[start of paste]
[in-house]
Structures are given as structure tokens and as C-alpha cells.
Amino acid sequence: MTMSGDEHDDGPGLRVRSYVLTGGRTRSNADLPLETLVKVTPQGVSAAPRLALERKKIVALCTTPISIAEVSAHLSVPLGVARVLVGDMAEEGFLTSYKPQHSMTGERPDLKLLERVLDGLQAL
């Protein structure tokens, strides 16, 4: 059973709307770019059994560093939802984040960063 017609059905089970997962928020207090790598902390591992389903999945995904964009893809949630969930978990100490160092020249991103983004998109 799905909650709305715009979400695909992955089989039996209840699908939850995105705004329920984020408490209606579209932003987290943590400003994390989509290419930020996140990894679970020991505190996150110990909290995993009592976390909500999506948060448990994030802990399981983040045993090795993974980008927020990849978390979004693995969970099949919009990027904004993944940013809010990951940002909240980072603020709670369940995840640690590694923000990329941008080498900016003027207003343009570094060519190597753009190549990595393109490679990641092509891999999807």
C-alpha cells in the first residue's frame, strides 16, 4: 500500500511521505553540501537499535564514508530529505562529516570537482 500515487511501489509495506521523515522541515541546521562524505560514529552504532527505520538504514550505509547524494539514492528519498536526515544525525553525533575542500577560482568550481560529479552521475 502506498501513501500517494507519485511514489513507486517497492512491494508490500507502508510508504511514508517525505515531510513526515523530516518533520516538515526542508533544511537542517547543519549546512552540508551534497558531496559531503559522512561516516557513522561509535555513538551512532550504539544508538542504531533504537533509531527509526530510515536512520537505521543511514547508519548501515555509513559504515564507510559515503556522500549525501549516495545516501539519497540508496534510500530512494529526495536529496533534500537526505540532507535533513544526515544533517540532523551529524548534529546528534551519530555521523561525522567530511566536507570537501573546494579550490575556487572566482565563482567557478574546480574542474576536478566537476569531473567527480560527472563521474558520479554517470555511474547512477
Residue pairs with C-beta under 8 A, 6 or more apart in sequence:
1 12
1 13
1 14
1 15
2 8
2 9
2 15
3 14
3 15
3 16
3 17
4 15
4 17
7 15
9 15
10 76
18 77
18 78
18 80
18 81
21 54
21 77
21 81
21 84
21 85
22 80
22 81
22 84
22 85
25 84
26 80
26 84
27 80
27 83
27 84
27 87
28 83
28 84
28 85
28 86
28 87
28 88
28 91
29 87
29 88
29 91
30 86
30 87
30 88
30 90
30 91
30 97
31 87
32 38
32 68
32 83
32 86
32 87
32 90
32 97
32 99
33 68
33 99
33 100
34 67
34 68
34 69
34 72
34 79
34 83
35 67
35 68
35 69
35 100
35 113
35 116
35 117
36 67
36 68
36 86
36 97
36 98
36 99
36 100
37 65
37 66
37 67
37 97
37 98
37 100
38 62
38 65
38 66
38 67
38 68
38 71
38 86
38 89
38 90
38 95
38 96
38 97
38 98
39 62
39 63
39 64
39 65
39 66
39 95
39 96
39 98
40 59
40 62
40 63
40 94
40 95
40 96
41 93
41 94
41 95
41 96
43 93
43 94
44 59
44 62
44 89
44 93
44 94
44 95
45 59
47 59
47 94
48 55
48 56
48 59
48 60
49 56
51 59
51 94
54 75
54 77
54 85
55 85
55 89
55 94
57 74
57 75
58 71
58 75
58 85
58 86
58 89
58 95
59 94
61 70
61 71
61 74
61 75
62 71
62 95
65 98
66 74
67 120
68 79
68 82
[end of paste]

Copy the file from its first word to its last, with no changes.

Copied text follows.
[in-house]
Structures are given as structure tokens and as C-alpha cells.
Amino acid sequence: MTMSGDEHDDGPGLRVRSYVLTGGRTRSNADLPLETLVKVTPQGVSAAPRLALERKKIVALCTTPISIAEVSAHLSVPLGVARVLVGDMAEEGFLTSYKPQHSMTGERPDLKLLERVLDGLQAL
């Protein structure tokens, strides 16, 4: 059973709307770019059994560093939802984040960063 017609059905089970997962928020207090790598902390591992389903999945995904964009893809949630969930978990100490160092020249991103983004998109 799905909650709305715009979400695909992955089989039996209840699908939850995105705004329920984020408490209606579209932003987290943590400003994390989509290419930020996140990894679970020991505190996150110990909290995993009592976390909500999506948060448990994030802990399981983040045993090795993974980008927020990849978390979004693995969970099949919009990027904004993944940013809010990951940002909240980072603020709670369940995840640690590694923000990329941008080498900016003027207003343009570094060519190597753009190549990595393109490679990641092509891999999807």
C-alpha cells in the first residue's frame, strides 16, 4: 500500500511521505553540501537499535564514508530529505562529516570537482 500515487511501489509495506521523515522541515541546521562524505560514529552504532527505520538504514550505509547524494539514492528519498536526515544525525553525533575542500577560482568550481560529479552521475 502506498501513501500517494507519485511514489513507486517497492512491494508490500507502508510508504511514508517525505515531510513526515523530516518533520516538515526542508533544511537542517547543519549546512552540508551534497558531496559531503559522512561516516557513522561509535555513538551512532550504539544508538542504531533504537533509531527509526530510515536512520537505521543511514547508519548501515555509513559504515564507510559515503556522500549525501549516495545516501539519497540508496534510500530512494529526495536529496533534500537526505540532507535533513544526515544533517540532523551529524548534529546528534551519530555521523561525522567530511566536507570537501573546494579550490575556487572566482565563482567557478574546480574542474576536478566537476569531473567527480560527472563521474558520479554517470555511474547512477
Residue pairs with C-beta under 8 A, 6 or more apart in sequence:
1 12
1 13
1 14
1 15
2 8
2 9
2 15
3 14
3 15
3 16
3 17
4 15
4 17
7 15
9 15
10 76
18 77
18 78
18 80
18 81
21 54
21 77
21 81
21 84
21 85
22 80
22 81
22 84
22 85
25 84
26 80
26 84
27 80
27 83
27 84
27 87
28 83
28 84
28 85
28 86
28 87
28 88
28 91
29 87
29 88
29 91
30 86
30 87
30 88
30 90
30 91
30 97
31 87
32 38
32 68
32 83
32 86
32 87
32 90
32 97
32 99
33 68
33 99
33 100
34 67
34 68
34 69
34 72
34 79
34 83
35 67
35 68
35 69
35 100
35 113
35 116
35 117
36 67
36 68
36 86
36 97
36 98
36 99
36 100
37 65
37 66
37 67
37 97
37 98
37 100
38 62
38 65
38 66
38 67
38 68
38 71
38 86
38 89
38 90
38 95
38 96
38 97
38 98
39 62
39 63
39 64
39 65
39 66
39 95
39 96
39 98
40 59
40 62
40 63
40 94
40 95
40 96
41 93
41 94
41 95
41 96
43 93
43 94
44 59
44 62
44 89
44 93
44 94
44 95
45 59
47 59
47 94
48 55
48 56
48 59
48 60
49 56
51 59
51 94
54 75
54 77
54 85
55 85
55 89
55 94
57 74
57 75
58 71
58 75
58 85
58 86
58 89
58 95
59 94
61 70
61 71
61 74
61 75
62 71
62 95
65 98
66 74
67 120
68 79
68 82